On 16 August 1819, thousands of peaceful protestors for parliamentary reform gathered at St. Peter’s Square, Manchester. Ten to 20 were killed and hundreds injured as the meeting was violently broken up by volunteer soldiers. Shocked and appalled by the events of the Peterloo Massacre, John Cam Hobhouse, politician and friend of Lord Byron, joined efforts with other Radicals in 1820 to establish the Metropolitan and Central Committee.This pamphlet sets out the Committee’s vision for justice.
The Committee supplement their appeal with a list, shown here, of those killed and injured on 16 August. It accounts for 430 people; other sources state different figures, both greater and fewer. The simple record of the victims’ full names, ages and occupations humanises an otherwise abstract figure. The list includes women, men and children. The Committee’s plain, matter-of-fact descriptions of the victims’ injuries sustained by sword blows, crushing and beating are often shocking.
In spite of its formal name, the Committee was independent from the state. Hobhouse set up the Committee from prison while serving a sentence concerning a previous controversial publication. Its main objective was to provide financial relief, or compensation, for the victims and their families. Due to the severity of their injuries, many were unable to return to their work immediately. Through financial subscriptions, the Committee pooled money from individuals and other similar, but smaller, charitable appeals. The Appendix records the amount of relief distributed to each ‘sufferer’.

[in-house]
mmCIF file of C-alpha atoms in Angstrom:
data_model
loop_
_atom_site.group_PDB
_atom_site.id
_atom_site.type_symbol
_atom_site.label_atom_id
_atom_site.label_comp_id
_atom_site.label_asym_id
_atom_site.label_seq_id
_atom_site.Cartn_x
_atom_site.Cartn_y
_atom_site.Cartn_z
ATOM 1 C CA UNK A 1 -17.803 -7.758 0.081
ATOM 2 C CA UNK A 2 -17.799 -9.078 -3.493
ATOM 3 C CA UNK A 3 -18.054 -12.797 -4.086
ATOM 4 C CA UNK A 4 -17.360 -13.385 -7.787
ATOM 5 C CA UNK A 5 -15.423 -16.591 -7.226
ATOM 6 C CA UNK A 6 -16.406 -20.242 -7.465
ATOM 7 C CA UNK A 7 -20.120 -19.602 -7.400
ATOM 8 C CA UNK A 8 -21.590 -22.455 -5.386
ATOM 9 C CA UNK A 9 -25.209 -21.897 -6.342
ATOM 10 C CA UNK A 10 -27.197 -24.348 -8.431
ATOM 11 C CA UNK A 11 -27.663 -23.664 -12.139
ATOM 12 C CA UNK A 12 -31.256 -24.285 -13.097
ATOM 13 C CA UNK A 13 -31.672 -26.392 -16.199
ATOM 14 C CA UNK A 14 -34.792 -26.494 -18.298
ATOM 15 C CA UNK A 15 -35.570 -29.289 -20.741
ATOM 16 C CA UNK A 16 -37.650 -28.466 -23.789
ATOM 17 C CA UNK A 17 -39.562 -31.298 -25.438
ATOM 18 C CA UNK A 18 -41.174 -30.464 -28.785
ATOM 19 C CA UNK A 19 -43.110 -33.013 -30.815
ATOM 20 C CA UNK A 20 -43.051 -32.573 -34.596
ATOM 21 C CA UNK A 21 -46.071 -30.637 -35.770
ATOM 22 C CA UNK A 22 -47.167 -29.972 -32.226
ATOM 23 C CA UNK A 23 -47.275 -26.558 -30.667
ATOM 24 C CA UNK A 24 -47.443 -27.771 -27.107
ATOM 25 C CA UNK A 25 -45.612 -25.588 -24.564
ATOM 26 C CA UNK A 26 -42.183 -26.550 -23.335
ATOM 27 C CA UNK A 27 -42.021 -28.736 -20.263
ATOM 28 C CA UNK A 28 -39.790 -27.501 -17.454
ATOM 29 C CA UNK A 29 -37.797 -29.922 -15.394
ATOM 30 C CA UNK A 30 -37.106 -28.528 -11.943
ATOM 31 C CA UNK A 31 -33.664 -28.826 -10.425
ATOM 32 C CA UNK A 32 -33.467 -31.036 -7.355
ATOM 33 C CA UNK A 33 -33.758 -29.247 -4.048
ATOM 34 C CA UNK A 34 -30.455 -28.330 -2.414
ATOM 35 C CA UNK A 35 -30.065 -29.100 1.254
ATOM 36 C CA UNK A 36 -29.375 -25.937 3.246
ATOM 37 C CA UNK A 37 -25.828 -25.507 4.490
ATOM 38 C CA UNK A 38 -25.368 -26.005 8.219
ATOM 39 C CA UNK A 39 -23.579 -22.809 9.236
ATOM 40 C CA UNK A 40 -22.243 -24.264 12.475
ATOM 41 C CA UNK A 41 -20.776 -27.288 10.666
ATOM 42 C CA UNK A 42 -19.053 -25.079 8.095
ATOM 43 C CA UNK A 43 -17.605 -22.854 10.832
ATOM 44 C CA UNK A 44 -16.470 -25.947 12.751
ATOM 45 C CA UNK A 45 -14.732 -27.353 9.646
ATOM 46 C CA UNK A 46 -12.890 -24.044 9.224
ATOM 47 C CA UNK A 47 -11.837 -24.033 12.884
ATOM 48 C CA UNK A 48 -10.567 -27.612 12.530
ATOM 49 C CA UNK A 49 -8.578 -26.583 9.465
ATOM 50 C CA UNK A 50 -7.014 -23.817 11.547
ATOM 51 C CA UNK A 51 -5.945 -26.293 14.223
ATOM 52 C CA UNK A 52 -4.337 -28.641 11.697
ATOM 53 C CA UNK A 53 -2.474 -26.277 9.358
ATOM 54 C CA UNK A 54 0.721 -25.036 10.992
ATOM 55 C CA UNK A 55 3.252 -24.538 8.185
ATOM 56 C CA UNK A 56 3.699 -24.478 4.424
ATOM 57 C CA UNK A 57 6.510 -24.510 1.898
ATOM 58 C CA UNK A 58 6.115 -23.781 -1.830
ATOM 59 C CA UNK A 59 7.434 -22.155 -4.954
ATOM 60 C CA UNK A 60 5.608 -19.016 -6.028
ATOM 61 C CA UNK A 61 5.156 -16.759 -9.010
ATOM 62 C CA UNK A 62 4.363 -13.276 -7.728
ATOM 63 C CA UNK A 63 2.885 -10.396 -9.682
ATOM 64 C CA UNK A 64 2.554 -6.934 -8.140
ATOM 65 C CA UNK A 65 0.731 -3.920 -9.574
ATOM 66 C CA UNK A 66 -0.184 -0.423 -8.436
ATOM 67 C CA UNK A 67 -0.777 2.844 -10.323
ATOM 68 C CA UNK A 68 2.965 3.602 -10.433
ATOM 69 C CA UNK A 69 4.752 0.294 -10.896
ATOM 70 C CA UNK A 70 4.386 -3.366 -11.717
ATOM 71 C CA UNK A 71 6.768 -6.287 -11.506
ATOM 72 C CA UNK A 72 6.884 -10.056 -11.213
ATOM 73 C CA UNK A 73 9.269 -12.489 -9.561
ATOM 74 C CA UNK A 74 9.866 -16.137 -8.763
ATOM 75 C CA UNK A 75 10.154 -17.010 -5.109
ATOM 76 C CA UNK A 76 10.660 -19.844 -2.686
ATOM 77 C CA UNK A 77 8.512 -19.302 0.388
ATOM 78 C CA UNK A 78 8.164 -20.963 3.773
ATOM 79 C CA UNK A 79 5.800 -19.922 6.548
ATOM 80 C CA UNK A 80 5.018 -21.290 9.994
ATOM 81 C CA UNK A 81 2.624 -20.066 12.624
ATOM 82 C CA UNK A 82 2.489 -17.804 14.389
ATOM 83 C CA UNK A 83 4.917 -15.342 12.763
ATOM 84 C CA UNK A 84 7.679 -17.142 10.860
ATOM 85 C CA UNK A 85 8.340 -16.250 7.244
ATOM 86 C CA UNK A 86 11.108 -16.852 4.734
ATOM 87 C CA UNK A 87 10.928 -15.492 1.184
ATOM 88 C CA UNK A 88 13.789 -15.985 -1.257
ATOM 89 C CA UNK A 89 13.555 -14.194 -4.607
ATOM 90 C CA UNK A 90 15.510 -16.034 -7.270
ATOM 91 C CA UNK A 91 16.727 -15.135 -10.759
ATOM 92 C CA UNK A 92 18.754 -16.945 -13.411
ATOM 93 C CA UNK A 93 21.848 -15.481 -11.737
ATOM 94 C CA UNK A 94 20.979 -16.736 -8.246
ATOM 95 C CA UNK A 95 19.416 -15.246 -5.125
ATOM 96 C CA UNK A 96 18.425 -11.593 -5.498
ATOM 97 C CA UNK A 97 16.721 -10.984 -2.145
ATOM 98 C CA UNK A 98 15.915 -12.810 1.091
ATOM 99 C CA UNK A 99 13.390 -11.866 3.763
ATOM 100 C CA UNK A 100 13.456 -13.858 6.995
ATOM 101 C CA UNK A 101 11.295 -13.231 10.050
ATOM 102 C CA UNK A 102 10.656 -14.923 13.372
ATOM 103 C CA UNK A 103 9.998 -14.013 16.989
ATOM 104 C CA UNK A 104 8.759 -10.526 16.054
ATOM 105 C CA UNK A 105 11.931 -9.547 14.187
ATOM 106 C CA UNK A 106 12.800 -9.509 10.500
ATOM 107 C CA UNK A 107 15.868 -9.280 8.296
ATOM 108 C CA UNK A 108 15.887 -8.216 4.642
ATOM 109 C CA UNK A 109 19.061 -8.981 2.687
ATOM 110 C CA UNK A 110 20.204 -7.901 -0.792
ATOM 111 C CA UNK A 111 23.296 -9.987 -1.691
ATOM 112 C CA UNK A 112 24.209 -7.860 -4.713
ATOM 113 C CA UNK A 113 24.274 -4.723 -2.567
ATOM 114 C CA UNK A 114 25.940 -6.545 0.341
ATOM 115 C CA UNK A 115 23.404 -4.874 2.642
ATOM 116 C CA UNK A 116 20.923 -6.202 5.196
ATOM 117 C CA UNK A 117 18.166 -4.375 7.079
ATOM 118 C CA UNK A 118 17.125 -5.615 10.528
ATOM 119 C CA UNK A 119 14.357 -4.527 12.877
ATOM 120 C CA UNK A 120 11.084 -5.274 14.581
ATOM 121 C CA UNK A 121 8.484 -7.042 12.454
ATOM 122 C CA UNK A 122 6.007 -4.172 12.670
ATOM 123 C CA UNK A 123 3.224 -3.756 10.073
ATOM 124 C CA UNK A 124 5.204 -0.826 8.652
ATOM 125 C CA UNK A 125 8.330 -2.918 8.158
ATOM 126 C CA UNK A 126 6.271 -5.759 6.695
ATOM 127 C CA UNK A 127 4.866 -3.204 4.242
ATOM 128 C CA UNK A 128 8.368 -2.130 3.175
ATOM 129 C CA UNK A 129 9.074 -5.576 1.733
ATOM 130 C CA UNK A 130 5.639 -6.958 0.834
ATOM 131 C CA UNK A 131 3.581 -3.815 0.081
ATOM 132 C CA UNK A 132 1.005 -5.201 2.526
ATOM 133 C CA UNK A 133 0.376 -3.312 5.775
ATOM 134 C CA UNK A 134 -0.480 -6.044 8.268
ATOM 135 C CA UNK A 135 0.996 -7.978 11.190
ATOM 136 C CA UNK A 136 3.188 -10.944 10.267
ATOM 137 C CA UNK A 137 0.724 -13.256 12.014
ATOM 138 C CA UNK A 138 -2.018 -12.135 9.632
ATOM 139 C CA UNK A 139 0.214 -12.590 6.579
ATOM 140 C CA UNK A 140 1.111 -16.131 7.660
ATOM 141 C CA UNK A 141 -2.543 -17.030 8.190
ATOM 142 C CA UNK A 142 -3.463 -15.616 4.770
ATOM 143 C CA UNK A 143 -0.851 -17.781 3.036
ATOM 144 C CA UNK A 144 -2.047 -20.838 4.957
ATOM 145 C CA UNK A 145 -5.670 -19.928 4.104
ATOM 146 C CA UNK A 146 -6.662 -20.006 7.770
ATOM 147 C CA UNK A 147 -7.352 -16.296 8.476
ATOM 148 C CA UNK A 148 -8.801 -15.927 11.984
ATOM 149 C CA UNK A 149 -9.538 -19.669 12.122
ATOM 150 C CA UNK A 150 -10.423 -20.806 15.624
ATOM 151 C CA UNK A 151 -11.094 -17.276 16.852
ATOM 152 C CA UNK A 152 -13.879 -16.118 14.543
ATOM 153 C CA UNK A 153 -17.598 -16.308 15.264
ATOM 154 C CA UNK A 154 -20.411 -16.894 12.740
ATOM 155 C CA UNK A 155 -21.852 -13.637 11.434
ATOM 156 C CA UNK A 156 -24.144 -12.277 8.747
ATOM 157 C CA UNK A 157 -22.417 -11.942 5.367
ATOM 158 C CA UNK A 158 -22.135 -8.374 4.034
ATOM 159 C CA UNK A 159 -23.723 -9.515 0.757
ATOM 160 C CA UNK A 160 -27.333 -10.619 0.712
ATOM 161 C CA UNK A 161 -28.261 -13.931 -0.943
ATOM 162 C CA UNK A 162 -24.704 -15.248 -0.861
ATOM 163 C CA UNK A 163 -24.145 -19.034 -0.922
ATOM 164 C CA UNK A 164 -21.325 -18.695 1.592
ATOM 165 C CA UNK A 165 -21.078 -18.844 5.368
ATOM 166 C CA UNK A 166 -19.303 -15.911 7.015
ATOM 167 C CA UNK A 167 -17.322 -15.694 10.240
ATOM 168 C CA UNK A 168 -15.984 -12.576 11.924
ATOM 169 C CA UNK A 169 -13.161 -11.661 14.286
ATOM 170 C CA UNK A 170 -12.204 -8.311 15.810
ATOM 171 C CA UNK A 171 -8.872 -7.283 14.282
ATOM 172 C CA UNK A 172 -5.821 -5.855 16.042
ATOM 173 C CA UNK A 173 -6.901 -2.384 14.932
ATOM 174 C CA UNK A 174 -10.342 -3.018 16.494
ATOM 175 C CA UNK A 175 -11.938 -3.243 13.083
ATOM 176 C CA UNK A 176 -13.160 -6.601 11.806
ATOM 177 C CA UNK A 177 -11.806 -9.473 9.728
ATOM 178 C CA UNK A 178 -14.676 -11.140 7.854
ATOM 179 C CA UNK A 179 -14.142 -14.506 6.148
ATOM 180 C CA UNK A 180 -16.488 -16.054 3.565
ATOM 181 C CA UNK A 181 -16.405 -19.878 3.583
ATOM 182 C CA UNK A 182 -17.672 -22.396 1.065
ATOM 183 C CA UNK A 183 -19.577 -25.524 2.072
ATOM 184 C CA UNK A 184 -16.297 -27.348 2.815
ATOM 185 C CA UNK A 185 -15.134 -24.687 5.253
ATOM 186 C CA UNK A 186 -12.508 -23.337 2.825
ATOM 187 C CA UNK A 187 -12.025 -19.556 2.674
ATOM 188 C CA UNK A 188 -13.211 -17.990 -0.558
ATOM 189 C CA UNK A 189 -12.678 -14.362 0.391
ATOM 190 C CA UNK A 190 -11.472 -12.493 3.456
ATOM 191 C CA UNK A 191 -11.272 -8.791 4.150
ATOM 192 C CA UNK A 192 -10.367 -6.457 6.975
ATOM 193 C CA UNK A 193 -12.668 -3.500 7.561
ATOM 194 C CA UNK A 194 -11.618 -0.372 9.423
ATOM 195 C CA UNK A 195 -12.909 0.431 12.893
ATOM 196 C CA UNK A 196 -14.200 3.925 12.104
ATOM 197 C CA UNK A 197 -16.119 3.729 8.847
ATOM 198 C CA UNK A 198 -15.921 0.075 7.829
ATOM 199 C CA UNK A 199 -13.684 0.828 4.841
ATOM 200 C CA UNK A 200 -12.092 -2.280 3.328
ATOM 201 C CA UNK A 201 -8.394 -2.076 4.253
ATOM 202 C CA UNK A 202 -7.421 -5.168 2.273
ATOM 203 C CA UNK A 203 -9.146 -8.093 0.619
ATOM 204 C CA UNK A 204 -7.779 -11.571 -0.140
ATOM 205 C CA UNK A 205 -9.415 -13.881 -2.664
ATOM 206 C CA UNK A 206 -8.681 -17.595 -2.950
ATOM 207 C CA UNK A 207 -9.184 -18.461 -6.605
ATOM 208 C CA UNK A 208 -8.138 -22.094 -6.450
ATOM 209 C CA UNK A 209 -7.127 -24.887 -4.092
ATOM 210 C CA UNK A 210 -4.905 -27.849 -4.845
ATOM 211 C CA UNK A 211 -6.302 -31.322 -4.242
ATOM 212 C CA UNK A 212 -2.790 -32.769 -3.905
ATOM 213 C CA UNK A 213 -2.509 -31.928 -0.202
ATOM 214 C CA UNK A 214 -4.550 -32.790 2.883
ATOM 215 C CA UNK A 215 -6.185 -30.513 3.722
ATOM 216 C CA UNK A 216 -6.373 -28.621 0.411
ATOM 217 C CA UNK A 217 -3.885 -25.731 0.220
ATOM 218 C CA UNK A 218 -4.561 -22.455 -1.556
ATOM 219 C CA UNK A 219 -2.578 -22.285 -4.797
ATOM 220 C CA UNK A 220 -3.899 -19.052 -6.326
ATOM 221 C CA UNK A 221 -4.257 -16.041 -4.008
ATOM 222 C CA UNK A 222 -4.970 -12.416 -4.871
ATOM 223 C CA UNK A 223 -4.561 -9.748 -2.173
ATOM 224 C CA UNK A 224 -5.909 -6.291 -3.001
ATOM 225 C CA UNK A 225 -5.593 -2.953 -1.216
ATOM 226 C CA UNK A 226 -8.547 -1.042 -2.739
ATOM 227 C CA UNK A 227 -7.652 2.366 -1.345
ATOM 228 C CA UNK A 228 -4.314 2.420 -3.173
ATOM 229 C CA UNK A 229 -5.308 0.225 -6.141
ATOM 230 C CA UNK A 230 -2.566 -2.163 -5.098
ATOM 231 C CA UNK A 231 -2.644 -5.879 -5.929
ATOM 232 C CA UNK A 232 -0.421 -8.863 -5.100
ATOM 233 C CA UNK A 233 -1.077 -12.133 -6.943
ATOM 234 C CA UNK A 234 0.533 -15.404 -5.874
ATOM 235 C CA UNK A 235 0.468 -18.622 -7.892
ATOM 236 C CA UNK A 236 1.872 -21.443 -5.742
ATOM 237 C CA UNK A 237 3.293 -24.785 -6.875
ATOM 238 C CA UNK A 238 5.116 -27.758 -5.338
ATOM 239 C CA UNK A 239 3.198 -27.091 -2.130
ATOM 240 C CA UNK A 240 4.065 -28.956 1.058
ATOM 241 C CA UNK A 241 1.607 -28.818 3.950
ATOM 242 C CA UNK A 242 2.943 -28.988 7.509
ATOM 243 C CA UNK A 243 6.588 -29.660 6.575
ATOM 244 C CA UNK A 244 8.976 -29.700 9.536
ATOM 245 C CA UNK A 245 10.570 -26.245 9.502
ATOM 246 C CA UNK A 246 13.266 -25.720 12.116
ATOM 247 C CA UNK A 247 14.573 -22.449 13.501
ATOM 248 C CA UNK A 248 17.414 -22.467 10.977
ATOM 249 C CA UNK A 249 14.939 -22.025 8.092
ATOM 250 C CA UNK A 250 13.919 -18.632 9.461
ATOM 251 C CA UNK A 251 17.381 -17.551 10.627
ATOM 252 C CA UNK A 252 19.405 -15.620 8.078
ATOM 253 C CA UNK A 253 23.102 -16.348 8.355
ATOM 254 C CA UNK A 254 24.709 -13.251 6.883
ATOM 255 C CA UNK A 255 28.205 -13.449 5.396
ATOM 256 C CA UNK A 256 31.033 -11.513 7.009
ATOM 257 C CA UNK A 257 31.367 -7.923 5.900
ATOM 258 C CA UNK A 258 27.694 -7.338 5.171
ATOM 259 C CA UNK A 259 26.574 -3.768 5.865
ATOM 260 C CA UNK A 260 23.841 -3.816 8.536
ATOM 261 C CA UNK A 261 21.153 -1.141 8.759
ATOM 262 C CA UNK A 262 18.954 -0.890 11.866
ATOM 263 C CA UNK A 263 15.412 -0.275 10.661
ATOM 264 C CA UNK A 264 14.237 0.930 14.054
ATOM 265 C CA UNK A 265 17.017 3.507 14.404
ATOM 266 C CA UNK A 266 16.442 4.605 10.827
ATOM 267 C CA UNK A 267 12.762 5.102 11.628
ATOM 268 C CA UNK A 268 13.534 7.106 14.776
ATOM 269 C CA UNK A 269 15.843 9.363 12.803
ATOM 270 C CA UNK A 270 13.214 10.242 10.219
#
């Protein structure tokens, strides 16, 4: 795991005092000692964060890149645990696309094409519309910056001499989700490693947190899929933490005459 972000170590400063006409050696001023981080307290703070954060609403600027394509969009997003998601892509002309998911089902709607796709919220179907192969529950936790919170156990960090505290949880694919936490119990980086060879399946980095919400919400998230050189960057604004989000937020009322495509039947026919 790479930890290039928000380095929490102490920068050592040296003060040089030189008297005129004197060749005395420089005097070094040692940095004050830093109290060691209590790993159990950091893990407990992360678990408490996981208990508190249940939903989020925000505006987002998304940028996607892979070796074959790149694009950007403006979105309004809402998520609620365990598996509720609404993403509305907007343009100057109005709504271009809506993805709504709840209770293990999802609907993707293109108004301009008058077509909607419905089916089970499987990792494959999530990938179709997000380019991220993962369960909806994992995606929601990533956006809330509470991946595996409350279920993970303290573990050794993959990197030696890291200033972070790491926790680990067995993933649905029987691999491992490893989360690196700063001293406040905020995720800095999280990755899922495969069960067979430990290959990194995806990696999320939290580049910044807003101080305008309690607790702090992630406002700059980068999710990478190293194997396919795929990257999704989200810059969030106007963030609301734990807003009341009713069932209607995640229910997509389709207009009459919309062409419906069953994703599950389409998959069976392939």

Through their appeal, the Committee helped to raise and sustain public awareness of Peterloo. It is a remarkable and moving demonstration of the horror felt within the Manchester region and nationwide.